We used SSH to communicate with RPI, so we needed to find out its IP address. We can find this address in the router, to which we connected to RPI during the initial installation and setting of RPI in the home network section. We connected to the same router on our computer, entered the default gateway into our browser and logged into the router. Here we found the RPI IP address. When we found the address, we started the PuTTy. In the Host name column, we entered the RPI address, selected the SSH option and clicked Open.
After that, the RPI requested the login information, first the name of user, then the password, after which we entered the RPI command line. We have execute the mount command, which showed us connected media devices, we searched for our USB, in this case its name was 12AB-33A3.
By cd /media/pi/12AB-33A3/Viper_1.0 command we moved to a folder with our programs. Using the sudo cp index.html /var/www/html command, we copied the files from this folder to the Apache2 Web server location, folders we copied using the sudo cp -r python /var/www/html command.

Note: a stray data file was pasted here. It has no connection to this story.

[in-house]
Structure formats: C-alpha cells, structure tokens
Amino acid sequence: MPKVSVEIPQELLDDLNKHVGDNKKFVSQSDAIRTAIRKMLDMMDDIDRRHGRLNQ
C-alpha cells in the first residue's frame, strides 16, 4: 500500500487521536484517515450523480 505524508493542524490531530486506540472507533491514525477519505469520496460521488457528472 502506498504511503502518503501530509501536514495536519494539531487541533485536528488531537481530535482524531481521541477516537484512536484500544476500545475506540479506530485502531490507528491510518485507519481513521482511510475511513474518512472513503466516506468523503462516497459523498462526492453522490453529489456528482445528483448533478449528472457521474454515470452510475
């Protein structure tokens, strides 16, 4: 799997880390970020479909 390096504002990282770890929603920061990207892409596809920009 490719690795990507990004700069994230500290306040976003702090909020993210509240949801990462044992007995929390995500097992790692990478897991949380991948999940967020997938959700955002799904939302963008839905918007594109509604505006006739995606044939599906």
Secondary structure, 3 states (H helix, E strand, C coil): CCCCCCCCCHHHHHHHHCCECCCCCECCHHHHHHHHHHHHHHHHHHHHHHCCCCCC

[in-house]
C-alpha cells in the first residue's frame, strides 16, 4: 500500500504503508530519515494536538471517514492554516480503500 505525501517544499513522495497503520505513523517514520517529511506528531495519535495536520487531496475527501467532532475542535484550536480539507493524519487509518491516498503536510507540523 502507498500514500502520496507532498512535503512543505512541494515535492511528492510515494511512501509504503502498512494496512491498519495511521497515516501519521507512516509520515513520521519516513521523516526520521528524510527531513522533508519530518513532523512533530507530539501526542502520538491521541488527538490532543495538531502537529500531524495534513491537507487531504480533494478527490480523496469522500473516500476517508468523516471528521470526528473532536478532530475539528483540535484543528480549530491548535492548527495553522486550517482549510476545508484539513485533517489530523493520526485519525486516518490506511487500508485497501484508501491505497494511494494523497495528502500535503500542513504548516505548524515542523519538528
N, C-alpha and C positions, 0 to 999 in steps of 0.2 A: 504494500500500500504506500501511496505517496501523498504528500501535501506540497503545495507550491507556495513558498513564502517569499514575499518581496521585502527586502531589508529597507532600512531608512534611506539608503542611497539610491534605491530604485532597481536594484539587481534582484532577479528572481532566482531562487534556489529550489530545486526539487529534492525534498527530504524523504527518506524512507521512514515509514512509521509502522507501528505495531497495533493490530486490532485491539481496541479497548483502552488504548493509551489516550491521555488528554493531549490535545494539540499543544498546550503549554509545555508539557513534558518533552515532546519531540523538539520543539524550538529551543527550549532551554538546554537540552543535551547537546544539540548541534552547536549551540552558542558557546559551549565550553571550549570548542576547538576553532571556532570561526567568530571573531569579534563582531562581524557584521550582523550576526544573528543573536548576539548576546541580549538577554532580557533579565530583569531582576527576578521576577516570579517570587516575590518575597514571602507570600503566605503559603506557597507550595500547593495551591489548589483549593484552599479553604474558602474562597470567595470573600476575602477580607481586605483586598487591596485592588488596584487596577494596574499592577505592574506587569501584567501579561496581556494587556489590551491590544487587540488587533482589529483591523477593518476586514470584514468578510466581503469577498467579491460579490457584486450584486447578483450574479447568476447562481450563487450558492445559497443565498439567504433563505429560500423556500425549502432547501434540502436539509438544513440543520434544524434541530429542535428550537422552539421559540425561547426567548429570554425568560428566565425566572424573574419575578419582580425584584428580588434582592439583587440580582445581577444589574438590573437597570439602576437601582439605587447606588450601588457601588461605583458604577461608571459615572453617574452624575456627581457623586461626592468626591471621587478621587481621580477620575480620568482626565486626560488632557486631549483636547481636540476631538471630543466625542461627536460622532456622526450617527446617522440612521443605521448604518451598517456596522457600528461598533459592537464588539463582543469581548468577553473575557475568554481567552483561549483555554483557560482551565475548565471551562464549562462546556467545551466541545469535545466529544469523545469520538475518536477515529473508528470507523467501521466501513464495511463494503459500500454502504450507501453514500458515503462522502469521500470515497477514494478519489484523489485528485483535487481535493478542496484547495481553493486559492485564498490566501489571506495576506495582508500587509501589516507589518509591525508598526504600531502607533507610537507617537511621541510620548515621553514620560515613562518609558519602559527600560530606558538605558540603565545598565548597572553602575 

Then we have allowed the use of copied files. We used chown www-data:www-data -R /var/www/html and sudo chmod 755 -R /var/www/html commands. After entering these commands, we could see our app, when we entered the RPI IP address into the browser.
The last thing was to set up start.py to start when RPI is turning on. By sudo crontab -e command we got into a file that runs our script in the background when RPI is turned on. We scroll to the bottom of the program and added the line @reboot sudo python /var/www/html/python/start.py &. By pressing crtl + x, we saved the changes and press enter to confirm. Using the sudo shutdown command, RPI was shut down, then we disconnected the USB Hub, and connected the wifi module back. At this time, it was possible to connect to the model and control it on a local network inside the router area on which we set it, when RPI is turned on.